Days And Nights In New Delhi And Other Poems And Stories
Author: K Vijaya Varma
Price: Rs 150
In this chronicle of Delhi, author K Vijaya Varma compares the contemporary, chaotic city with the way it was two decades ago. His lens is poised over the middleclass, magnifying their aspirations, ambitions and the gratification of these desires.
In this nostalgically charged offering, the author says: "In their lifestyle then, there was the rhythm, the grace, the distinctive elegance of a lyric. Gone are the beauties of their life. Now that is history, a small part of the history of New Delhi."
From the paan-shop in Gol Market to the DMS milk booth, the common pursuits of the common man form a portrait in easy strokes. Big-city blues, wayward sons, Hindu mythology and birth and death form some of the themes.
The 20 poems and five short stories in this collection are unpretentious even as they ponder over the banalities of modern existence.
In the poem Said Shankara, Varma gets autobiographical:
"On the right bank of the river Poorna,
In a red-tile roofed house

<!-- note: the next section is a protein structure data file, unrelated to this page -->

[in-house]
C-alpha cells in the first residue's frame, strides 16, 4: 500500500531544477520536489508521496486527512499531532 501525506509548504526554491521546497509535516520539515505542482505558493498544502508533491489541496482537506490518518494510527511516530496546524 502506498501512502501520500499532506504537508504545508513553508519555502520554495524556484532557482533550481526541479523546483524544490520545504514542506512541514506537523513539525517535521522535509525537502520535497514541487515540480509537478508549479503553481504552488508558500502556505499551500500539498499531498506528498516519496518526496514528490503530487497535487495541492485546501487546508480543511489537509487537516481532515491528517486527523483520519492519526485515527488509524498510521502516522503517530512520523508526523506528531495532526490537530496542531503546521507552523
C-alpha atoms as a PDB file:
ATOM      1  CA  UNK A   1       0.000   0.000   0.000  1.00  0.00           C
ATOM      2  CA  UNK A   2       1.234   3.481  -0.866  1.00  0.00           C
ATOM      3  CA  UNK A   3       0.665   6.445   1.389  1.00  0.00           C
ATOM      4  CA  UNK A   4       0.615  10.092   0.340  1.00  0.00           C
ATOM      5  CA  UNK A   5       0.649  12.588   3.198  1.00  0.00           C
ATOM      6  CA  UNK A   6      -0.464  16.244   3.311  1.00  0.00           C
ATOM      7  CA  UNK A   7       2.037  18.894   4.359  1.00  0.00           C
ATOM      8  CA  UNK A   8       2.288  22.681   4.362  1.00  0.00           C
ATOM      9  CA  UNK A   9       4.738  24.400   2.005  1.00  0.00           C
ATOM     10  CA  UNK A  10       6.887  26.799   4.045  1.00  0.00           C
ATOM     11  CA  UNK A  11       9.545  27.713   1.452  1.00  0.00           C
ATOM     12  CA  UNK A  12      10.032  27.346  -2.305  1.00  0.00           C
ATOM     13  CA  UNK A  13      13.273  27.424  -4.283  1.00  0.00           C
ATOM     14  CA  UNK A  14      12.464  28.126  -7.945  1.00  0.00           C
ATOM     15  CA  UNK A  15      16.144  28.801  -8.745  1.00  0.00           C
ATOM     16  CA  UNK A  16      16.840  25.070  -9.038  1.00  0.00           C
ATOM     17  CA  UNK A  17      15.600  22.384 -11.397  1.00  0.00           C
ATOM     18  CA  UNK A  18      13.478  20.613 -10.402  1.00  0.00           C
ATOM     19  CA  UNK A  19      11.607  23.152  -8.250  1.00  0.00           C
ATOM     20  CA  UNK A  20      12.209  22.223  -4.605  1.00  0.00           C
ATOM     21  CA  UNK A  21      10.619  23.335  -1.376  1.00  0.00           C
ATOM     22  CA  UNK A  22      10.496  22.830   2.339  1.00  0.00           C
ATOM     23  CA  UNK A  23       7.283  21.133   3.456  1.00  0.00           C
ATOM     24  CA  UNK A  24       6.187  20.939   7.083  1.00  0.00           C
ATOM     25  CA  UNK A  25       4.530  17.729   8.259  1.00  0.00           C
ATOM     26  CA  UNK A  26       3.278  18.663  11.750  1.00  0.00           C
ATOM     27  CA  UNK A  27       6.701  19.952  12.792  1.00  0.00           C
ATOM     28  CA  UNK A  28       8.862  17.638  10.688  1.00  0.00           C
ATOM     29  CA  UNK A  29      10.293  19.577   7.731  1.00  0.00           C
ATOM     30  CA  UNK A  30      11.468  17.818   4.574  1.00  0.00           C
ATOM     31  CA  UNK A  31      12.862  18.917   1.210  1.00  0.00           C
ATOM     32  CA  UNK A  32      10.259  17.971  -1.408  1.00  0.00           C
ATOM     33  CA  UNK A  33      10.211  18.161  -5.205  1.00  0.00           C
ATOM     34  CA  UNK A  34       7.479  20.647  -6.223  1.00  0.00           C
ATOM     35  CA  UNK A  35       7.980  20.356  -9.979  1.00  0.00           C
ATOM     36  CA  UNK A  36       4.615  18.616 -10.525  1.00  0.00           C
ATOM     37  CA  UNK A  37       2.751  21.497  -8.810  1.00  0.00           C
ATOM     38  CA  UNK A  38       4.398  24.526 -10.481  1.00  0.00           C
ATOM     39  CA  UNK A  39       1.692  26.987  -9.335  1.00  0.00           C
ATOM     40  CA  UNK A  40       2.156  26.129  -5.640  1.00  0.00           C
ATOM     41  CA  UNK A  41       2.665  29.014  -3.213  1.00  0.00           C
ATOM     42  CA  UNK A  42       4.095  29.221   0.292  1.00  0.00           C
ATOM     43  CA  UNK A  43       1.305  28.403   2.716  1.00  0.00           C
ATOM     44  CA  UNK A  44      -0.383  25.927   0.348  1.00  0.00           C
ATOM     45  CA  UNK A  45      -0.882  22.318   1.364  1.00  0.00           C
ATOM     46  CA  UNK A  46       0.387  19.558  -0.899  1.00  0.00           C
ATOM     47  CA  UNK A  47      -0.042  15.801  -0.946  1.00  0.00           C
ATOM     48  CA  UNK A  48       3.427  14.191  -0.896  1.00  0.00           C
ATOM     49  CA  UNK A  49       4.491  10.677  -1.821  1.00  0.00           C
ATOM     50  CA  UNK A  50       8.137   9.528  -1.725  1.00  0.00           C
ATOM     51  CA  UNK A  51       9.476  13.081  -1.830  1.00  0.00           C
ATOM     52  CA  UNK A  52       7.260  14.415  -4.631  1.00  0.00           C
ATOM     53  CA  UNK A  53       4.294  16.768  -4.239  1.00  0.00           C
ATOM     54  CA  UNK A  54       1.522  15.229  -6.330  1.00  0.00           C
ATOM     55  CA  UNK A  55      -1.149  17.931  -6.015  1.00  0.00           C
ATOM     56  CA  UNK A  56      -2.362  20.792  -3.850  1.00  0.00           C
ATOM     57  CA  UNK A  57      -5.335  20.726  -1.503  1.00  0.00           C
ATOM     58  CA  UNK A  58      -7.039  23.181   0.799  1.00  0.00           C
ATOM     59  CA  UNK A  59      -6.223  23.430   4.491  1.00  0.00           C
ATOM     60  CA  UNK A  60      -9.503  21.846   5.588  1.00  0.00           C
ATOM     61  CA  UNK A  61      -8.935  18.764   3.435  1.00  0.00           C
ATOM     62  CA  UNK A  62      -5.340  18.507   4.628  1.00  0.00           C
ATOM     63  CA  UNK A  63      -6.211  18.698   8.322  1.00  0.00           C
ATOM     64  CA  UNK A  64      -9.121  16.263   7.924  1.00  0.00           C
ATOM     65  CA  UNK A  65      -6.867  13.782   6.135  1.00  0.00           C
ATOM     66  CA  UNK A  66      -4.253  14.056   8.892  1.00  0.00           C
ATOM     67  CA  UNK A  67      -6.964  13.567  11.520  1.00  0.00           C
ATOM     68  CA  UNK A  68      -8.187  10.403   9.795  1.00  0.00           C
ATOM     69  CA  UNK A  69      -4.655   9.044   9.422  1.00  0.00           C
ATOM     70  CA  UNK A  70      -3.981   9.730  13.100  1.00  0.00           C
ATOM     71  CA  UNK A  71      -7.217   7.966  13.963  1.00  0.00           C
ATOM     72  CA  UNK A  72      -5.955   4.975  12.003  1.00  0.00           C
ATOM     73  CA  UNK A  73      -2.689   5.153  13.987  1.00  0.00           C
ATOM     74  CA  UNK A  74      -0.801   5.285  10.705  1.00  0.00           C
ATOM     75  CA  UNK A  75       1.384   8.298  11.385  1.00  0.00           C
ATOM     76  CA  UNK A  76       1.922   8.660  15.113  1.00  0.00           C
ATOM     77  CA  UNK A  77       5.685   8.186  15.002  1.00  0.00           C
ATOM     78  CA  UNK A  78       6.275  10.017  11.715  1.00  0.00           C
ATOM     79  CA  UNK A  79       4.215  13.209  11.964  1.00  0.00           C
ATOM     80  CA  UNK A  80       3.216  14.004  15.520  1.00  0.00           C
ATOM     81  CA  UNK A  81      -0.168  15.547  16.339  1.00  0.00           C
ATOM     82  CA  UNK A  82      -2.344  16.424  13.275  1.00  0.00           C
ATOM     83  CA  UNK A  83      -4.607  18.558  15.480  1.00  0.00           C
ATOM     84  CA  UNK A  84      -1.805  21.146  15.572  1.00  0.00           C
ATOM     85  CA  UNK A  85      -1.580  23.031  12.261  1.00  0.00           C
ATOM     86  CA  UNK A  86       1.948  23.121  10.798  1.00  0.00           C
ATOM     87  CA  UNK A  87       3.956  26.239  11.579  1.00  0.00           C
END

Shaded by tall jack and mango trees,
On a clear, flower-fresh May morning
When the sun was blazing on the Taurus sign
Some four weeks before the monsoon month,
Into the village schoolmaster's family of eight
I came, as the first baby-boy."
The slim volume of 138 pages, carries footnotes on every page, describing the meanings of all the desi words used. This practice, though passé now in Indian literature, should go down well with the diaspora and NRI generation.
Despite the author's obsession with ellipses and the month of May, Days And Nights In New Delhi, based mostly on events and occurrences between 1985 and 1987, provides an insight of what-had-been and how-it-used-to-be in the capital city.